Days after a first report, news of the demise of Kim Jong-un, leader of the hermit communist kingdom of North Korea, are pouring in. Even short of an official confirmation, an international consensus is building up that Kim the third of his dynasty is brain dead.
However, it’s true no one really can trust any source when dealing with North Korea with a long history of fake news artfully planted to seed confusion, draw attention and increase its wiggle room between partners and attentive neighbors.
There is in fact a very precise precedent. In 1986, loudspeakers at the border with the South announced the death of then North Korean leader Kim Jong-il. South Korea believed the story and put its military on alert, but a few days later Kim resurfaced embarrassing everybody.
It was a difficult time. North Korea was losing the USSR as a supporter. Moscow, which was on the verge of bankruptcy and in the middle of Gorbachev’s reforms, had practically stopped its aid to North Korea and Pyongyang was entirely dependent on Chinese support. China, then far poorer than today, had not much to spare for the northern ally. Moreover, South Korea was in the middle of its democratization process; it had hosted the Asian Games and had won the bid to host the 1988 Olympics. Pyongyang with its gambit stole some wind from the South Korean sails.
Now, one can say there are similar circumstances. The bitter spiraling tussle between the USA and China, and the spread of the Coronavirus have all pushed North Korea out of the limelight. Pyongyang may want to recover some attention by leaking the story to ever gullible South Koreans who spice it up, pass it around and in a few days, or weeks, Kim Jong-un, third of his dynasty, will reappear fatter than ever.
Against this hypothesis there are however other considerations, besides the trust one may put in his own sources.
Some of the news and juiciest details come from China, not South Korea or USA. South Korea may be gullible and extra anxious, the US may be eager to undermine North Korea, but China is definitely interested in the stability of North Korea.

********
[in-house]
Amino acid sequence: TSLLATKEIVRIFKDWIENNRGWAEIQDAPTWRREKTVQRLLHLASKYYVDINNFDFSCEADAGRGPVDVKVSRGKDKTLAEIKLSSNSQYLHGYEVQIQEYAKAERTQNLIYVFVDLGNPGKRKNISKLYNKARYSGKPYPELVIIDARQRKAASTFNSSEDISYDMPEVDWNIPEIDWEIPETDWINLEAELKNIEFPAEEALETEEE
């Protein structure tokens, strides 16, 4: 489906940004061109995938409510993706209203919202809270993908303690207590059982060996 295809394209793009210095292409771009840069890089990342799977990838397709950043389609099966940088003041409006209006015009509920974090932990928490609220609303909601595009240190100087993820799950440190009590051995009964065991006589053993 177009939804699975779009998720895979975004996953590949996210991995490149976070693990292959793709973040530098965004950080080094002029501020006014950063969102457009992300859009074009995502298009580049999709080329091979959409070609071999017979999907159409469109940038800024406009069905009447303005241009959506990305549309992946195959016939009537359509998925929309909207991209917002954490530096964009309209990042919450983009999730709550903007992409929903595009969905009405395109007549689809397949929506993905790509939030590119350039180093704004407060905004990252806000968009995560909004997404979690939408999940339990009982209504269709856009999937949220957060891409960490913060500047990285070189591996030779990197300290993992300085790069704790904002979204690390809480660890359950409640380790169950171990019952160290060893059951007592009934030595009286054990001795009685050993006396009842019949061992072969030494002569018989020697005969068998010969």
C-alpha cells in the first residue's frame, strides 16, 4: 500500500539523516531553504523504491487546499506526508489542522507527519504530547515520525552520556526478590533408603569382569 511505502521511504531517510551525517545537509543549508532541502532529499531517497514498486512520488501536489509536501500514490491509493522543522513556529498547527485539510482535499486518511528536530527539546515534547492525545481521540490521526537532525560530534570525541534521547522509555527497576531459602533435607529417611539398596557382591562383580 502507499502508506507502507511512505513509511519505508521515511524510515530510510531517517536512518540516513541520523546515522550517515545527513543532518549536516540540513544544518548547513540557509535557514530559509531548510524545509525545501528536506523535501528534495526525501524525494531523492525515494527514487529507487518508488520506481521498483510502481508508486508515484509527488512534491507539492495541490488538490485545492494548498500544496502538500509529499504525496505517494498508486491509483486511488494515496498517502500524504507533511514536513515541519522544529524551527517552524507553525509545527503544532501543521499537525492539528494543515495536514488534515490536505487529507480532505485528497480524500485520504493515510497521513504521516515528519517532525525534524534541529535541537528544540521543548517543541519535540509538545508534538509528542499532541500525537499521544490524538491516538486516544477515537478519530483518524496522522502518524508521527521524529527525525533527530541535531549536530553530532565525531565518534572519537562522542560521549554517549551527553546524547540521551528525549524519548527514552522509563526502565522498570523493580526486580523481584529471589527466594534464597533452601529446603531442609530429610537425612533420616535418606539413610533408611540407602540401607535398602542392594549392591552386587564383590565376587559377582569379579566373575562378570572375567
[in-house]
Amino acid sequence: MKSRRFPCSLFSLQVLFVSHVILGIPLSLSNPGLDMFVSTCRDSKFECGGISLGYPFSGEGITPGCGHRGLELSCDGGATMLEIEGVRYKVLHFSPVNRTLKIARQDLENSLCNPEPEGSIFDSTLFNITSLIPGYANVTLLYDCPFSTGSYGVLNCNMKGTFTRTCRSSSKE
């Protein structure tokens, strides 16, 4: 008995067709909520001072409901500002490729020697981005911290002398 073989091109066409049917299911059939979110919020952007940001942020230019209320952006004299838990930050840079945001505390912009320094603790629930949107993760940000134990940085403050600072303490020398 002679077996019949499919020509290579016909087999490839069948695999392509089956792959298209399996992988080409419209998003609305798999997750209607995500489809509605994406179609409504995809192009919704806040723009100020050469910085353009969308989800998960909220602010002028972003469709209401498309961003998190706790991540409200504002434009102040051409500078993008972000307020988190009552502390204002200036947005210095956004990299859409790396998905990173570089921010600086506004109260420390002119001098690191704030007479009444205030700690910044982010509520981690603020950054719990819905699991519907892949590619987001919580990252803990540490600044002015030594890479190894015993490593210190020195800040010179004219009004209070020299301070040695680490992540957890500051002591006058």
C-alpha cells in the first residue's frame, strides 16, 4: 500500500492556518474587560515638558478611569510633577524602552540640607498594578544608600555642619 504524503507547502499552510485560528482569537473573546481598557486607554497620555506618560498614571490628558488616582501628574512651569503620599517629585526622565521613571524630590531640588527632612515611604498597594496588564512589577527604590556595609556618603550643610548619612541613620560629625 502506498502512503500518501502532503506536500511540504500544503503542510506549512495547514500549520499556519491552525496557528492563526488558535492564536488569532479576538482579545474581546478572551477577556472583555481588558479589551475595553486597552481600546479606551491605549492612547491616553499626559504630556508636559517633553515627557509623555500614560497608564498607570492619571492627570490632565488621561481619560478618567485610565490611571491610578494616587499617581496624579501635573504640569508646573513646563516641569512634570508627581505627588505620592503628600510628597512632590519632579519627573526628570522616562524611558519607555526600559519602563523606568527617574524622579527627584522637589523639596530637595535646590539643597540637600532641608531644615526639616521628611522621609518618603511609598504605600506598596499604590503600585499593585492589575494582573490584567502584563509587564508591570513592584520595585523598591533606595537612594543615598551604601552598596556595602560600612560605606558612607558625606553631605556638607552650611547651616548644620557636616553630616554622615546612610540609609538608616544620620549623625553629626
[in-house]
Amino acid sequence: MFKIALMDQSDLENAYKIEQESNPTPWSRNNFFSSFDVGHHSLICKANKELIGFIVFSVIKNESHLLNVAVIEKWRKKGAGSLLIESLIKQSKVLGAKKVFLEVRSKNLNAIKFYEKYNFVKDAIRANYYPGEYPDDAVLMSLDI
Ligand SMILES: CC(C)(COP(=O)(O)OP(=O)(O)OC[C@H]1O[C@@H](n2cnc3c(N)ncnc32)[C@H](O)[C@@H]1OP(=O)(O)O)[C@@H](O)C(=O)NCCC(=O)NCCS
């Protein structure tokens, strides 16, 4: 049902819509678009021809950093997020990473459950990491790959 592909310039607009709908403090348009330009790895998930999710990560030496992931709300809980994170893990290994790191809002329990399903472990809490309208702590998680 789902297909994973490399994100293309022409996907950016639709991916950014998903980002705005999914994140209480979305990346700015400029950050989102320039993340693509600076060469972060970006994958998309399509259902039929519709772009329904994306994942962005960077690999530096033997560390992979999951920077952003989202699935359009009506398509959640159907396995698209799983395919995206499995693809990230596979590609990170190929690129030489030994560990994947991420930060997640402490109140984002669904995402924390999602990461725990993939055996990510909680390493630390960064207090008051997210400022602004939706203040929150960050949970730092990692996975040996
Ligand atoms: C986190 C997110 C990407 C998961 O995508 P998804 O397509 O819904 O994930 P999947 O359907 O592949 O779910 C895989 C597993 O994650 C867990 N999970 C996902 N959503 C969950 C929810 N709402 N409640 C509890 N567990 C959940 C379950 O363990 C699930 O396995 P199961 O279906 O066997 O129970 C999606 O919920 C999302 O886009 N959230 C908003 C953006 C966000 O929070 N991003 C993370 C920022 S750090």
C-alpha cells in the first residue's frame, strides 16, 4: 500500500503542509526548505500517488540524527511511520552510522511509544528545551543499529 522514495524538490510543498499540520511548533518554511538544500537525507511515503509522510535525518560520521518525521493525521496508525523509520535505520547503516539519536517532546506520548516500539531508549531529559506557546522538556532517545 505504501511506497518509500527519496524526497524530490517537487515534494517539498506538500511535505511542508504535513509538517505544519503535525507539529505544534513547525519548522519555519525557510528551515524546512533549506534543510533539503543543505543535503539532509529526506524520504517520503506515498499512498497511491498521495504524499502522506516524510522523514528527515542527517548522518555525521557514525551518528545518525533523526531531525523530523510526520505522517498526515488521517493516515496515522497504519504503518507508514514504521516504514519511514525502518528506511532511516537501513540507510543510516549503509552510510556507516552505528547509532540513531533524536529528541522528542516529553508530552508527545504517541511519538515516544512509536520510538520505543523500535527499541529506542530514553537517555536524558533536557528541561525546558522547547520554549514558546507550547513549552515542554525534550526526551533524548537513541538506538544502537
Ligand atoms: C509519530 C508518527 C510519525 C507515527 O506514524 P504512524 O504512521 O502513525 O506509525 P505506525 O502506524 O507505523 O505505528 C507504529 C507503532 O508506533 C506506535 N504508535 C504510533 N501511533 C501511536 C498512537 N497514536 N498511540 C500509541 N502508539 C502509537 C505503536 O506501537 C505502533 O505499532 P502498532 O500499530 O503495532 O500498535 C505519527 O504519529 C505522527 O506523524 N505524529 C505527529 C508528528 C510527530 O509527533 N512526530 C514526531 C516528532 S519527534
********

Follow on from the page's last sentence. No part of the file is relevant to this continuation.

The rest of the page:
Beijing has already a long host of issues with the USA, battling the Coronavirus, and staving off internal power struggle. It doesn’t have the time and patience for adding some more plights to its plate, especially prickly ones like those of North Korea.
Moreover, Kim the Third has actually disappeared for almost two weeks. This would be troubling enough in normal circumstances. Yet now compared to 1986, when the Cold War was ending, USSR-US ties were warming up, and China-US ties were golden, there is great tension globally and in the region.
Differently from 1986, North Korea has ballistic missiles that can reach half way around the world and some kind of nuclear arsenal. Against this backdrop the vanishing Kim and Beijing’s apprehensions are reason enough to be extremely concerned about who has his fingers on those nukes. Seventy years ago, the Cold War started with the very hot war in Korea. Can Korea become the fuse of the real beginning of the Cold War 2?
Kim Jong-un had reached a delicate equilibrium between great powers and neighbors. This equilibrium is by itself falling apart following souring US-China ties. In this situation even a tiny movement in North Korea will scare everybody. As a result, Kim’s public absence is extremely sensitive.
All are good reasons to be extra worried and take very seriously informed accounts about Kim’s departure. Beijing may be very nervous about possible American or South Korean maneuvering in the North in a time like this.
This is the real point of the whole story and the question for the future. If the US and South Korea are somehow in the loop in the succession struggle in the North, this would change many things in Pyongyang, and also in Beijing.